In the glitzy world of Hollywood, where stars shine, and stories come to life, a storm is brewing. It’s called a strike, and it’s making waves in Tinseltown. The entertainment industry is in turmoil, from A-list actors to writers pounding the pavement.
In this article, we’ll take a deep dive into the Hollywood strikes of 2023, exploring the key players, the critical issues at hand, and the ripple effects felt across the globe.
The Writers Guild of America Takes the First Step
In May 2023, the Writers Guild of America (WGA) raised its voice, representing 11,500 screenwriters, and went on strike. Their gripe? An ongoing feud with the Alliance of Motion Picture and Television Producers (AMPTP) over the residuals the money writers earn from streaming networks.
The WGA argues that the AMPTP’s share of these residuals has drastically slashed writers’ incomes compared to a decade ago. But here’s the twist: there are agreements in place that guarantee a minimum wage for television and film writers. However, these agreements only cover those writing for broadcast television, leaving streaming television writers in the lurch.
These writers often receive less for the same amount of work when negotiating their pay individually. These agreements expired in June, paving the way for strikes and heated renegotiations. According to the WGA, half of TV series writers now toil for minimum wages, a stark increase from one-third in 2013-14.
Median pay for higher-level writers/producers has dropped four percent over the past decade. And then there’s the ominous shadow of artificial intelligence (AI): writers demand that tools like ChatGPT should assist with research or script ideas but not replace human writers entirely. AMPTP claims to have offered “generous increases in compensation,” but a deal remains elusive.
Enter the Actors: SAG-AFTRA Strikes Too
July saw another bombshell as the Screen Actors Guild – American Federation of Television and Radio Artists (SAG-AFTRA) joined the picket lines, marking the first simultaneous strike by actors and writers since 1960. Their bone of contention? Residuals, once again. Actors want fair pay for re-runs of TV shows and films on streaming services, with demands based on viewership levels. The studios, including giants like Netflix and Amazon, are playing coy with this data.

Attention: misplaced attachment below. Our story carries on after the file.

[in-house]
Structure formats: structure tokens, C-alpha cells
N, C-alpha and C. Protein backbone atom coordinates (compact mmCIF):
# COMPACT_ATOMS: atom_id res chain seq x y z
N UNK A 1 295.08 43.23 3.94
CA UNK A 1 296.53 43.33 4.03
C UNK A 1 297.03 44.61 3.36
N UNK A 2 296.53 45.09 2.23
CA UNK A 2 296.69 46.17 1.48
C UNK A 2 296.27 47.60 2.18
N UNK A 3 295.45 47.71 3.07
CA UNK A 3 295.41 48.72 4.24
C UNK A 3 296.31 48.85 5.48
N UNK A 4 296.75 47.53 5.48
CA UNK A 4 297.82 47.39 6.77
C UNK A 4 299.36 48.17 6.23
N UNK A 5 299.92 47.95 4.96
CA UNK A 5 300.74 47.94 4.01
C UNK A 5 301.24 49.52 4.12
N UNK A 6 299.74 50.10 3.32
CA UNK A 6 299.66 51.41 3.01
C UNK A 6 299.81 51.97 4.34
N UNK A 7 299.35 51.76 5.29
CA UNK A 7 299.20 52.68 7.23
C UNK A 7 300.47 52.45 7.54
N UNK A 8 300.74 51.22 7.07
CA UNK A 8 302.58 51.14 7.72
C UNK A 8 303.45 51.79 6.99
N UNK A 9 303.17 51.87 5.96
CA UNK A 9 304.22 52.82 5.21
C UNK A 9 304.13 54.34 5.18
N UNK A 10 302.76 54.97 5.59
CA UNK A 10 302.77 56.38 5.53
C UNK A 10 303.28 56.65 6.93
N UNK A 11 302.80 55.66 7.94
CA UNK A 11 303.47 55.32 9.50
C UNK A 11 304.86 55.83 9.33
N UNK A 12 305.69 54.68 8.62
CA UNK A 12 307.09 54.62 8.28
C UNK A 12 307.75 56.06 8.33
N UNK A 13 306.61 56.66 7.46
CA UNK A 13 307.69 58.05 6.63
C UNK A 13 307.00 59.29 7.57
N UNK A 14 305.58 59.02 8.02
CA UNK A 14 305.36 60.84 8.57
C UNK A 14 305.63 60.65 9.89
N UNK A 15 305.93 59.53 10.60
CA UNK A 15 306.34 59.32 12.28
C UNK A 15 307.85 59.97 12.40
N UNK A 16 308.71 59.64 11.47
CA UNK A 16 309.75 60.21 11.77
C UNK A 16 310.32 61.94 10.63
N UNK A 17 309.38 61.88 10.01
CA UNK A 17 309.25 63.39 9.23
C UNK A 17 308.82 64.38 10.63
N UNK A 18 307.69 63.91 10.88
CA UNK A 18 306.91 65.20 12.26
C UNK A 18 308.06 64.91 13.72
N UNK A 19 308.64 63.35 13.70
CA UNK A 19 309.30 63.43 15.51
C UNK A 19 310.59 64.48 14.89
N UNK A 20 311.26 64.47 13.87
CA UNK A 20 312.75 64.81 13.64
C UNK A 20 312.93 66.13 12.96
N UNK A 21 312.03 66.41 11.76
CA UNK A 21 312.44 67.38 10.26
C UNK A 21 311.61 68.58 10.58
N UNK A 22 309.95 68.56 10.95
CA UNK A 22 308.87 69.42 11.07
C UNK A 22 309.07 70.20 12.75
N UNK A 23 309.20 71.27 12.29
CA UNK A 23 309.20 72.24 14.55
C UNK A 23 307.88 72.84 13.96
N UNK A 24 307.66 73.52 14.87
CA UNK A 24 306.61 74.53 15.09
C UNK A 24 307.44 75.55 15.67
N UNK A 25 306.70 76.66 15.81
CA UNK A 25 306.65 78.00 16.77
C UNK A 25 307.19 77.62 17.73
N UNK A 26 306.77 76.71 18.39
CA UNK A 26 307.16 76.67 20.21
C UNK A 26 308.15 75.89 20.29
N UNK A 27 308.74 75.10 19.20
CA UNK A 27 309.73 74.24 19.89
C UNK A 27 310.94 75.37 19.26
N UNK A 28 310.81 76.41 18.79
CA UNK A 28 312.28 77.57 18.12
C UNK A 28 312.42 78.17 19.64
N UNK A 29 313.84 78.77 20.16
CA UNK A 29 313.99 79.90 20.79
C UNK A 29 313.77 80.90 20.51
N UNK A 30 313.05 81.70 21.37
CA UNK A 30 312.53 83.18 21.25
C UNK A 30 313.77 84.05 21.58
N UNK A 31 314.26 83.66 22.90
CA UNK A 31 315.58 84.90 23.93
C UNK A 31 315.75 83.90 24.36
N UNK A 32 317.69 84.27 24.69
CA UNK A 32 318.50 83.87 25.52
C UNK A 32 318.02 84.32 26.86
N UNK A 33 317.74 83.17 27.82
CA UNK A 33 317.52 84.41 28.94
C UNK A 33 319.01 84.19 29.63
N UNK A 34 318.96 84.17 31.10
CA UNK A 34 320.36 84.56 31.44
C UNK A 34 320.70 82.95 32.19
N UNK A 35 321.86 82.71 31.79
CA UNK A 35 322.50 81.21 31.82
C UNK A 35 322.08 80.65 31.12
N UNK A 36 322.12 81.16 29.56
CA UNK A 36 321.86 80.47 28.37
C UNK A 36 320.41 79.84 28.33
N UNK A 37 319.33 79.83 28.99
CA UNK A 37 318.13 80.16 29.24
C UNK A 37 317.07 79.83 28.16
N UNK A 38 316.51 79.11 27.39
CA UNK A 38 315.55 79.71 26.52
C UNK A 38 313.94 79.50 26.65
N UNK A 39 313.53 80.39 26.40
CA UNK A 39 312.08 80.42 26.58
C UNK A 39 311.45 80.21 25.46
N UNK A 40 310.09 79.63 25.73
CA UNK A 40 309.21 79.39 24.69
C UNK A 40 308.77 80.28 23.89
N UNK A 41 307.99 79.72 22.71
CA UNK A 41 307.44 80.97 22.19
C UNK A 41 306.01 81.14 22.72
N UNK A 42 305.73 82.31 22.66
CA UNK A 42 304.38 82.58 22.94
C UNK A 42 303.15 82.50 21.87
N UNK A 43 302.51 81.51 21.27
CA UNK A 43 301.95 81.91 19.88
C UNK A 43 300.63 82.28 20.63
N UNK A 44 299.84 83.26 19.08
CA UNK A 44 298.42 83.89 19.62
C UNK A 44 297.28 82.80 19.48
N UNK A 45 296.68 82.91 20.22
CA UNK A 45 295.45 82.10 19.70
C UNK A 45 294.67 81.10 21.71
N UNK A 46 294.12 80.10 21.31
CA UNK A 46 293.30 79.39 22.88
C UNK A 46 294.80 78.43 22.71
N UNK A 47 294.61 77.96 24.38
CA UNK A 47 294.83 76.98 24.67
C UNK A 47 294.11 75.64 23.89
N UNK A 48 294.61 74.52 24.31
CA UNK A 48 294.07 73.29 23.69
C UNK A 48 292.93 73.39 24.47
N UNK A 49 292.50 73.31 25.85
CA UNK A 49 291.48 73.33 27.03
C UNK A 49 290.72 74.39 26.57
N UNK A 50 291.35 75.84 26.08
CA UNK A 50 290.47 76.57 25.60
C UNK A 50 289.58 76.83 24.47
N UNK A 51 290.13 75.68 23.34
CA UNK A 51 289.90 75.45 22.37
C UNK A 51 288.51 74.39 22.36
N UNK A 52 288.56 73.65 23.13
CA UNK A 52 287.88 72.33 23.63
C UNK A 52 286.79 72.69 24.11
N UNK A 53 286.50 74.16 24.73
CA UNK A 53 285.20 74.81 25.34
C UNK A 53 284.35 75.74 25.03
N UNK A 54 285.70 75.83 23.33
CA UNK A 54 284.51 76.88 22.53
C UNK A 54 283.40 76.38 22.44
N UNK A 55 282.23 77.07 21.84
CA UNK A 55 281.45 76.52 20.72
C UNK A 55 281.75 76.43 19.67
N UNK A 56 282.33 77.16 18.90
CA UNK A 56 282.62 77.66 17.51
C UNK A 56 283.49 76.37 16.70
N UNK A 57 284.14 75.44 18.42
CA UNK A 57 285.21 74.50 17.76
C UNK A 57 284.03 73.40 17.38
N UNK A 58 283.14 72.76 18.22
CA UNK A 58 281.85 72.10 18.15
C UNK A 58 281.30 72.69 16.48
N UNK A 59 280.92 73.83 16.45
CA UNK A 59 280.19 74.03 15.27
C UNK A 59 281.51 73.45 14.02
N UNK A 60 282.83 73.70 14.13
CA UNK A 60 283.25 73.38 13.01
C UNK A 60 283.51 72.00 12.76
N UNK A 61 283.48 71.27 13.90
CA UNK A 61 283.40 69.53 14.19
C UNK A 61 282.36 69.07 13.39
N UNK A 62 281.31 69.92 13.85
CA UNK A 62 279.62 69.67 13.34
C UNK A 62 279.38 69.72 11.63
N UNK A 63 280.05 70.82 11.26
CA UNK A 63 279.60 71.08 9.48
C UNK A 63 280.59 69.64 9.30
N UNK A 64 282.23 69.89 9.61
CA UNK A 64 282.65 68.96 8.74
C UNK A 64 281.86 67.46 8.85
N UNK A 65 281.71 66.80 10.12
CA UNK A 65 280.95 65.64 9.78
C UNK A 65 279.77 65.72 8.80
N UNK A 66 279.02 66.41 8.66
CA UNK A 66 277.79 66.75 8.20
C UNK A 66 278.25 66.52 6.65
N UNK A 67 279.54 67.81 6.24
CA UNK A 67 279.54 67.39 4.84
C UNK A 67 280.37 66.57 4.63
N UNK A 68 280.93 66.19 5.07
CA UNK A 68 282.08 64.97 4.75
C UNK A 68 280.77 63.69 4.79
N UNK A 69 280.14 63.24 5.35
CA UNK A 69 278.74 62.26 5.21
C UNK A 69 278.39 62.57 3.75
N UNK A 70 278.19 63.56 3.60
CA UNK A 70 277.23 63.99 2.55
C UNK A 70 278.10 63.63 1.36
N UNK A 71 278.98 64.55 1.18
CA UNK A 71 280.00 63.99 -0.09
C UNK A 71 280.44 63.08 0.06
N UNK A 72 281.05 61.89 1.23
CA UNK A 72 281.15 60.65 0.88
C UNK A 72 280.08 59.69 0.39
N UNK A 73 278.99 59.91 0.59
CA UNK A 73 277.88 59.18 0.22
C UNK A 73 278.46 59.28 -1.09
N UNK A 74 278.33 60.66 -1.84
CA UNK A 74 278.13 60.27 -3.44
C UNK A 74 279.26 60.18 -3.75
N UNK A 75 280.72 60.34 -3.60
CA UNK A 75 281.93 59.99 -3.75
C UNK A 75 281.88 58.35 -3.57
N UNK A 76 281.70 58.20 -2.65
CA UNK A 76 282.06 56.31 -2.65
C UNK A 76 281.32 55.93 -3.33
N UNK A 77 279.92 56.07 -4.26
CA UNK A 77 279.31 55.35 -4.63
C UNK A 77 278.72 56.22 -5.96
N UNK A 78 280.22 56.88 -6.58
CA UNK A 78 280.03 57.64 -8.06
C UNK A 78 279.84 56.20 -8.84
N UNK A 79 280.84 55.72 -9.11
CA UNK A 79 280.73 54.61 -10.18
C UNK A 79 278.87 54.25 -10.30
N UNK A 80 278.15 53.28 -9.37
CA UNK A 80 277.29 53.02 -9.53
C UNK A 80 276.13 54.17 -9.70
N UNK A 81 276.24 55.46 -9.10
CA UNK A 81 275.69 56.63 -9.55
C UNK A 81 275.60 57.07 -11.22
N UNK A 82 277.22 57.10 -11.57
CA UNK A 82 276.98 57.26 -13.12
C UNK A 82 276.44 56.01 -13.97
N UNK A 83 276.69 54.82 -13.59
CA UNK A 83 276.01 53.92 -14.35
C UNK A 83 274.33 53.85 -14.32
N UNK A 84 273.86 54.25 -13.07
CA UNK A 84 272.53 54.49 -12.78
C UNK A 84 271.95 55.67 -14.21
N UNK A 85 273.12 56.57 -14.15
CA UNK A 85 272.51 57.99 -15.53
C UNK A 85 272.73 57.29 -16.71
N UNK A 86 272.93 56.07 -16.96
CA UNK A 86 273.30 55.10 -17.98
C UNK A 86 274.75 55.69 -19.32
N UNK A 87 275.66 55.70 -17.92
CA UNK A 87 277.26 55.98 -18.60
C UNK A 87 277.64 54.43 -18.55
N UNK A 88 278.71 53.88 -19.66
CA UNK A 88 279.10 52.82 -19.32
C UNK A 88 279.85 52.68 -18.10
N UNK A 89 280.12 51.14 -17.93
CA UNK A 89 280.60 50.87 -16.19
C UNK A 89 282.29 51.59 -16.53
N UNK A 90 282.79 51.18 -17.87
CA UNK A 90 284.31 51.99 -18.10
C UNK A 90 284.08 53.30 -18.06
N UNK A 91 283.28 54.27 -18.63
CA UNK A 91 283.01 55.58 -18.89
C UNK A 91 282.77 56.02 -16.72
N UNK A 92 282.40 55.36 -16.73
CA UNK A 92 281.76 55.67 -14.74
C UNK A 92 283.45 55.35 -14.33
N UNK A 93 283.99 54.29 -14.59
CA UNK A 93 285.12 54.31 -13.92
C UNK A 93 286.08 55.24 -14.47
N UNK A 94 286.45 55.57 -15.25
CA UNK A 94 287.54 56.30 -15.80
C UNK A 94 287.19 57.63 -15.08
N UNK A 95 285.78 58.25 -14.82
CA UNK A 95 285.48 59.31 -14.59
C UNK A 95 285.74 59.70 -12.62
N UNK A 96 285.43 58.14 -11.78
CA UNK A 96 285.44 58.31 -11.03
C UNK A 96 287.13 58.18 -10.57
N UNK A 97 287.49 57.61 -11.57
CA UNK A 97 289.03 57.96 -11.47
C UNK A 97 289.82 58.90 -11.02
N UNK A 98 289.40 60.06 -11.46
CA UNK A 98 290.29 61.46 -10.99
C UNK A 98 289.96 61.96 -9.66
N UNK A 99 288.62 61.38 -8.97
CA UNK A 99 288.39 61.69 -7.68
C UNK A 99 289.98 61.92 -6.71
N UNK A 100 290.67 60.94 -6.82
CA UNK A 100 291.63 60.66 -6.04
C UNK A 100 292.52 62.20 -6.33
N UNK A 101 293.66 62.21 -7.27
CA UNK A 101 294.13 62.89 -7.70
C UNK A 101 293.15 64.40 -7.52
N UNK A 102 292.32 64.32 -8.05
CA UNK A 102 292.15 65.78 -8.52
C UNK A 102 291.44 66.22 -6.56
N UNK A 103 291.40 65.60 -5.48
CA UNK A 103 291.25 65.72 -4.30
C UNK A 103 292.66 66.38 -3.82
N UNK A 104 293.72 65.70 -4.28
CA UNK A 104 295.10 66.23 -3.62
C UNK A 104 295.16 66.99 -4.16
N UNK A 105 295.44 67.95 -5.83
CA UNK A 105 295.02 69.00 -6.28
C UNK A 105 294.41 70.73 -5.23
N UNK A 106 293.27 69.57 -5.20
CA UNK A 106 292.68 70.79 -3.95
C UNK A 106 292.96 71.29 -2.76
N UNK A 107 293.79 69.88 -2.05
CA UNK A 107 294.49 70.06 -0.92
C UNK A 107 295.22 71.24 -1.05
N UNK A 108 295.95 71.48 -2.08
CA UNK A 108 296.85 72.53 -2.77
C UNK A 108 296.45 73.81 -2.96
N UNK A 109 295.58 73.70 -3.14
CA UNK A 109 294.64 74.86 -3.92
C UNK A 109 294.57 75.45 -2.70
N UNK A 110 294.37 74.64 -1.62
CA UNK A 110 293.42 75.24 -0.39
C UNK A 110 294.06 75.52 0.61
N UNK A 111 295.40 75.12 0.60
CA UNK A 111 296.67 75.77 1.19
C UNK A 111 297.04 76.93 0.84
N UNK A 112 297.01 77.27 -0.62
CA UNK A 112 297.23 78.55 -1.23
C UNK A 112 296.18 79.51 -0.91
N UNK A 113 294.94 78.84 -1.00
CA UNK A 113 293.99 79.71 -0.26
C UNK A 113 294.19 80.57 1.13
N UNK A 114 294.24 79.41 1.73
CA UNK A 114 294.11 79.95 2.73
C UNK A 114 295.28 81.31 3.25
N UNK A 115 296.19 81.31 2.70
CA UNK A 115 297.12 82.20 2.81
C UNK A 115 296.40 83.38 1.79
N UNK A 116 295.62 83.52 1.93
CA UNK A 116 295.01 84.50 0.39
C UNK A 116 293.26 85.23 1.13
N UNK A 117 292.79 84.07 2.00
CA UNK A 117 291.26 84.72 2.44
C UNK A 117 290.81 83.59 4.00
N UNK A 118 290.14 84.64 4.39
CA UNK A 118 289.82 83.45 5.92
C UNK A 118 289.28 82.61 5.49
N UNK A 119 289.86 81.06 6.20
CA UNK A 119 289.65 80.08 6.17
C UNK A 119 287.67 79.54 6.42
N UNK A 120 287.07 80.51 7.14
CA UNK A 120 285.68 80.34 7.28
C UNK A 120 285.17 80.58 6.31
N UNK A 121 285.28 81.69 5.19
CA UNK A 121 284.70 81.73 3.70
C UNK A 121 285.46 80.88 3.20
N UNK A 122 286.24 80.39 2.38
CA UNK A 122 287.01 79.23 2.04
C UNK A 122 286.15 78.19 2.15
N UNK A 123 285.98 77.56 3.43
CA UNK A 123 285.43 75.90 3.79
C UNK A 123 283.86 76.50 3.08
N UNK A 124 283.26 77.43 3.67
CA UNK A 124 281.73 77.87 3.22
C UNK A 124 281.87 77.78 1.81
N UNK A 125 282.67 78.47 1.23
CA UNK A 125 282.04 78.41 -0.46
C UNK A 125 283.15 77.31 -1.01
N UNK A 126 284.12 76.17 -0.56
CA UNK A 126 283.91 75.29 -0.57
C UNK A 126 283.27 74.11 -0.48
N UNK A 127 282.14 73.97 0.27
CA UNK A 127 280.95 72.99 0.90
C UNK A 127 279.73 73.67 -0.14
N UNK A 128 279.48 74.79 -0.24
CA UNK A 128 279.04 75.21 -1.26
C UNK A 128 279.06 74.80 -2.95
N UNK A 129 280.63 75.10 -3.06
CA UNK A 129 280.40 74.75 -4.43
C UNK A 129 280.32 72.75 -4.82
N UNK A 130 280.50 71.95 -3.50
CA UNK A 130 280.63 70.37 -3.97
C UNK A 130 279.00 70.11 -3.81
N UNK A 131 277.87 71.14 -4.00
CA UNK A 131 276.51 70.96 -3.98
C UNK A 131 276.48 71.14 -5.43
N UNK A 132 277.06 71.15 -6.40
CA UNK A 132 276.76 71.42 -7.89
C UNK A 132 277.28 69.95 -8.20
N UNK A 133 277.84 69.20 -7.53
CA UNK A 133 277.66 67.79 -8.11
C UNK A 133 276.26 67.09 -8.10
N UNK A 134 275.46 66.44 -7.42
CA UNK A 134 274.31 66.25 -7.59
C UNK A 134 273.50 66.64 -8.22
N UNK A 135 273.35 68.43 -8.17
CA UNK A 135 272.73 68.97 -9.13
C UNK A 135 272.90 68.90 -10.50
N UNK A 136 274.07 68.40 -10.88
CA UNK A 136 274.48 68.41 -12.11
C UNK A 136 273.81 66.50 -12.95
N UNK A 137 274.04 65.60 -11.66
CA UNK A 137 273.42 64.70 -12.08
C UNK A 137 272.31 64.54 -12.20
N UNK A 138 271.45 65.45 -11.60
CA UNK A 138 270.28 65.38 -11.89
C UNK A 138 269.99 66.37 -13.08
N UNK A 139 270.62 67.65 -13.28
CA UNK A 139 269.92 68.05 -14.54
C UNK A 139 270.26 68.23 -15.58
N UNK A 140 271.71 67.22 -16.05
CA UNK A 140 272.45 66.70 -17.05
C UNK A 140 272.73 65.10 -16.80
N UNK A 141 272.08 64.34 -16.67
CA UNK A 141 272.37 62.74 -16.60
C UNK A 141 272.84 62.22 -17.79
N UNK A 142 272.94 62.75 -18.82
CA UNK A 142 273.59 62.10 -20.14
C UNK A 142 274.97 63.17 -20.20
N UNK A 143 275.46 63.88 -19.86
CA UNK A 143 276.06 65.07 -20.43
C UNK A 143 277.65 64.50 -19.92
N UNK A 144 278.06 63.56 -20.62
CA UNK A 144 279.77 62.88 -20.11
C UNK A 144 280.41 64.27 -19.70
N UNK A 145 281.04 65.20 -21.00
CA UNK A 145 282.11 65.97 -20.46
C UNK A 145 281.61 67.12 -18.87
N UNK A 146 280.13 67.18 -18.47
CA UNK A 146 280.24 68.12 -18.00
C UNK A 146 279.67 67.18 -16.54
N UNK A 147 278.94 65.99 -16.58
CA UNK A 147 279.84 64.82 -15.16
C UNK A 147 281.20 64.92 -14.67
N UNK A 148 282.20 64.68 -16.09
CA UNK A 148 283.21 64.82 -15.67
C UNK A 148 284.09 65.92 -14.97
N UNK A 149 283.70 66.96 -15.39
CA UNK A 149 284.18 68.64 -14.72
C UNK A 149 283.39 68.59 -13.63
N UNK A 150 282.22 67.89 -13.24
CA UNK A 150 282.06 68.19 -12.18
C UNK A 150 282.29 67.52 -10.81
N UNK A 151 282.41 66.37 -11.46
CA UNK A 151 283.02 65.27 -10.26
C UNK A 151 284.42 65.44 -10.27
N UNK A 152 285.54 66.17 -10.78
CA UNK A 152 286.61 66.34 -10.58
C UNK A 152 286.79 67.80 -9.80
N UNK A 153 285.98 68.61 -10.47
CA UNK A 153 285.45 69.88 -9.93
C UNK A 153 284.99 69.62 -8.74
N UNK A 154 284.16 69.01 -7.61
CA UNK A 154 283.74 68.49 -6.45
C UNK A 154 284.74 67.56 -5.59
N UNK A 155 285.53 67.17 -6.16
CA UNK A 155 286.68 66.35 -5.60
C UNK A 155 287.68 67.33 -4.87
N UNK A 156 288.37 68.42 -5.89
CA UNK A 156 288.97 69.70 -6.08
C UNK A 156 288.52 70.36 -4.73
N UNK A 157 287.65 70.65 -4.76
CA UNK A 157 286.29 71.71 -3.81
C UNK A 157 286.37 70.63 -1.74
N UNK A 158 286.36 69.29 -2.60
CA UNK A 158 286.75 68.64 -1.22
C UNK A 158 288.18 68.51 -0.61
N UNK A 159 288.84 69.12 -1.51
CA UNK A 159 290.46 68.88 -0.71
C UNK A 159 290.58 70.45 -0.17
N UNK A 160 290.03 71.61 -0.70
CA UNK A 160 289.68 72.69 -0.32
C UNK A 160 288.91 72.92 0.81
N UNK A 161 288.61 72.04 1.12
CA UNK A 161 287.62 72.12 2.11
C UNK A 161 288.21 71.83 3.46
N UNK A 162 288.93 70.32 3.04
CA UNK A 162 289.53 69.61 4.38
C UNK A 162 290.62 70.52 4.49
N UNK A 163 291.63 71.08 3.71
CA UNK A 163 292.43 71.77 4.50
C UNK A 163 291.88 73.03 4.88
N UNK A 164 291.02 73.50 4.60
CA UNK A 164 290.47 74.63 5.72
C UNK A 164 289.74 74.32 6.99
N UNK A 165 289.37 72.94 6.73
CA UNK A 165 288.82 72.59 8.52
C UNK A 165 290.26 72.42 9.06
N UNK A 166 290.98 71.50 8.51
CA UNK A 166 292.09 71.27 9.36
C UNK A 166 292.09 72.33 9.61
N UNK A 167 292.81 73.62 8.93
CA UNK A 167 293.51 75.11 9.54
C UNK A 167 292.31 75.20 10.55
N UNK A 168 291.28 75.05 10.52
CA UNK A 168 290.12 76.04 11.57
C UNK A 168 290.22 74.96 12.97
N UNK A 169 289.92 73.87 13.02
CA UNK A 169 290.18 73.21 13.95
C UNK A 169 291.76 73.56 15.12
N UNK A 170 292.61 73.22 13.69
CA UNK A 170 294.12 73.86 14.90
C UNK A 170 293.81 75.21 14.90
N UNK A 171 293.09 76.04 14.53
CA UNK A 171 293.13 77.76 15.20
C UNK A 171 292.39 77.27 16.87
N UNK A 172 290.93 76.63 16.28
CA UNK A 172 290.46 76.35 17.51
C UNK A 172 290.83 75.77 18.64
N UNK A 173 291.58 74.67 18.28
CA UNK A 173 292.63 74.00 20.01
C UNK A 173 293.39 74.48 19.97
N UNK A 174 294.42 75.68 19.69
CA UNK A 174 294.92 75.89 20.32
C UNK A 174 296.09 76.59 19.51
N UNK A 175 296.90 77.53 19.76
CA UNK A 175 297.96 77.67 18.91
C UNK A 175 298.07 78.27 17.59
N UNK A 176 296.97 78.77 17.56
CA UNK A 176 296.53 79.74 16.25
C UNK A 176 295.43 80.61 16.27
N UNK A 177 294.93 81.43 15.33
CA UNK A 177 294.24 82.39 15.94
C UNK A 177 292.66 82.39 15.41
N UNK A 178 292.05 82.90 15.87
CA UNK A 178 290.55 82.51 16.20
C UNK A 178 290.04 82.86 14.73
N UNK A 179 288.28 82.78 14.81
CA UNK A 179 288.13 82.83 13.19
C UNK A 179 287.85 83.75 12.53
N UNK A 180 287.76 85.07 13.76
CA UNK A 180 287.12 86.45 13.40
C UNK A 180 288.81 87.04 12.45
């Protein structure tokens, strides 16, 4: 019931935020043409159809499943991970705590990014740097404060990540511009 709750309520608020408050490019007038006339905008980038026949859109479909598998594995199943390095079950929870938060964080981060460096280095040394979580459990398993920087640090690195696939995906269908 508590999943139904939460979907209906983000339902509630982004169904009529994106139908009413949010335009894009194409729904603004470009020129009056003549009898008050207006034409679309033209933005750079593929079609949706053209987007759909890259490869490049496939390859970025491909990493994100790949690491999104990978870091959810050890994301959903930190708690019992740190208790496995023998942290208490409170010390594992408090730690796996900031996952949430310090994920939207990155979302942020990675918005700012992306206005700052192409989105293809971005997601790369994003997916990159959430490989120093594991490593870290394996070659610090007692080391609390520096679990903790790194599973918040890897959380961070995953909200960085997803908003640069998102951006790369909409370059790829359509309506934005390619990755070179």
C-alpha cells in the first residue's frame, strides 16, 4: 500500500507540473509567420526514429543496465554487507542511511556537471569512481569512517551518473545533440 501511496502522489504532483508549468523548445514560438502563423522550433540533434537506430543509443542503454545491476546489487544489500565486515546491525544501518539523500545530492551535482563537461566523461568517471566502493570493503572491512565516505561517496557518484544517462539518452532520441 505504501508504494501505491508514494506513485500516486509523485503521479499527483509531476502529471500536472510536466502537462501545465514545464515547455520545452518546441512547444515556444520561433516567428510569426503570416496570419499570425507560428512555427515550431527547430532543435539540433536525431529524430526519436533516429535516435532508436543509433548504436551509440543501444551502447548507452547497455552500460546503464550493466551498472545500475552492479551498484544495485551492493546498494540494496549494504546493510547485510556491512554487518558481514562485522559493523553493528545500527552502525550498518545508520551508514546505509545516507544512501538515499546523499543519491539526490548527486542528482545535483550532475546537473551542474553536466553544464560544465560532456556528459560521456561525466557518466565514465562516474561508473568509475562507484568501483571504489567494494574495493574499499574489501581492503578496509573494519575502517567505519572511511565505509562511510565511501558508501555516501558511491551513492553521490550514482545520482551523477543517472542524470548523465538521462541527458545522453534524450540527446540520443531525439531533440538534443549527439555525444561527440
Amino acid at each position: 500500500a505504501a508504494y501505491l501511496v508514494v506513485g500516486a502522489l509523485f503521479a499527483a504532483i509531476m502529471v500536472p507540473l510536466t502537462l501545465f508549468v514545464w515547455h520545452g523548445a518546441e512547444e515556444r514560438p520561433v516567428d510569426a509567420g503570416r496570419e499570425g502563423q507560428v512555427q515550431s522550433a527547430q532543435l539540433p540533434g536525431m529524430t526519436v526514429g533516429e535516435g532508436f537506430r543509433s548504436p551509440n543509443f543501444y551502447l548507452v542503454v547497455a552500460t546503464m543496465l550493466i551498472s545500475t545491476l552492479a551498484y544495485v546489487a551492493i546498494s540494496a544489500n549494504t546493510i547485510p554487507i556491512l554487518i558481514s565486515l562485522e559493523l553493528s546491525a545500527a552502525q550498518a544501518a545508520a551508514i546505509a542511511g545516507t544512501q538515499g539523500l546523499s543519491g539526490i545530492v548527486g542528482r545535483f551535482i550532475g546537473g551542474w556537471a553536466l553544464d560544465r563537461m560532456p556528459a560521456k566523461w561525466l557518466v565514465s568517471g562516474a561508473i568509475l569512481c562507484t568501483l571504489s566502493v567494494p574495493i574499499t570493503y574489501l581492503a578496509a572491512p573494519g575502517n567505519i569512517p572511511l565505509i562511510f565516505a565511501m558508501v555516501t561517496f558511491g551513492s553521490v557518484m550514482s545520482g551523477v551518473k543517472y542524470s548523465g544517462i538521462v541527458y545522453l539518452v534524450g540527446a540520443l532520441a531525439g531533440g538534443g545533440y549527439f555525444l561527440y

AI rears its digital head again. The ownership of an actor’s likeness, if replicated by AI, stands as a pivotal negotiation point.
The Stars Align in Solidarity
Hollywood’s brightest stars aren’t just twinkling in the sky but marching on the streets. A SAG-AFTRA strike letter boasts signatures from luminaries like Meryl Streep, Jennifer Lawrence, Charlize Theron, Joaquin Phoenix, Jamie Lee Curtis, and Ewan McGregor. George Clooney, calling the strikes an “inflection point,” emphasizes the need for change to ensure the industry’s survival.
The support extends beyond the picket line: John Cusack and Mark Ruffalo rally behind the cause. From Allison Janney to Rosario Dawson, Susan Sarandon to Olivia Wilde, the solidarity is unwavering, with every US actor embracing the action.
Even across the pond, British stars like Brian Cox, Imelda Staunton, Naomie Harris, and Simon Pegg lead a demonstration in Leicester Square in support of the US strikers. Brian Cox highlights the importance of health services for SAG actors, emphasizing their need for residuals.
Stars unite to raise funds for striking crew members through an eBay auction. The lots include a pottery session with Busy Phillips, a custom mural by Lena Dunham, and 20 questions with Maggie Gyllenhaal.
The Production Quagmire
Lights, camera, strike! Late-night talk and sketch shows, including Jimmy Fallon’s Tonight Show, Jimmy Kimmel Live, and Stephen Colbert’s Late Show, grind to a halt without their teams of writers. Saturday Night Live follows suit, airing reruns.
The Emmys have been delayed, and other award shows might follow suit if the strikes persist. Fall film festivals like Telluride and Toronto are poised for a star-power shortage.
The autumn TV season faces delays since writing typically commences in May or June. Actors can’t promote their films and shows on social media or through interviews, further affecting release dates. Indie films seek waivers from SAG-AFTRA to showcase at festivals, and the union is considering these requests.
The UK Connection
Across the pond, Equity, the UK actors’ union, stands in unwavering solidarity with the strikes. Major US film filming in the UK, like Deadpool 3 and Tim Burton’s Beetlejuice sequel, faces disruptions.
TV shows in production, such as “Andor and The Sandman,” and Eddie Redmayne’s “The Day of the Jackal,” hang in the balance. In the sprawling world of Hollywood, where dreams are scripted, and destinies are projected on the silver screen, the strikes have cast a long shadow.
As negotiations continue and stars stand their ground, the entertainment industry faces a profound transformation. It’s a tale of determination, resilience, and the enduring quest for a fair share of the limelight.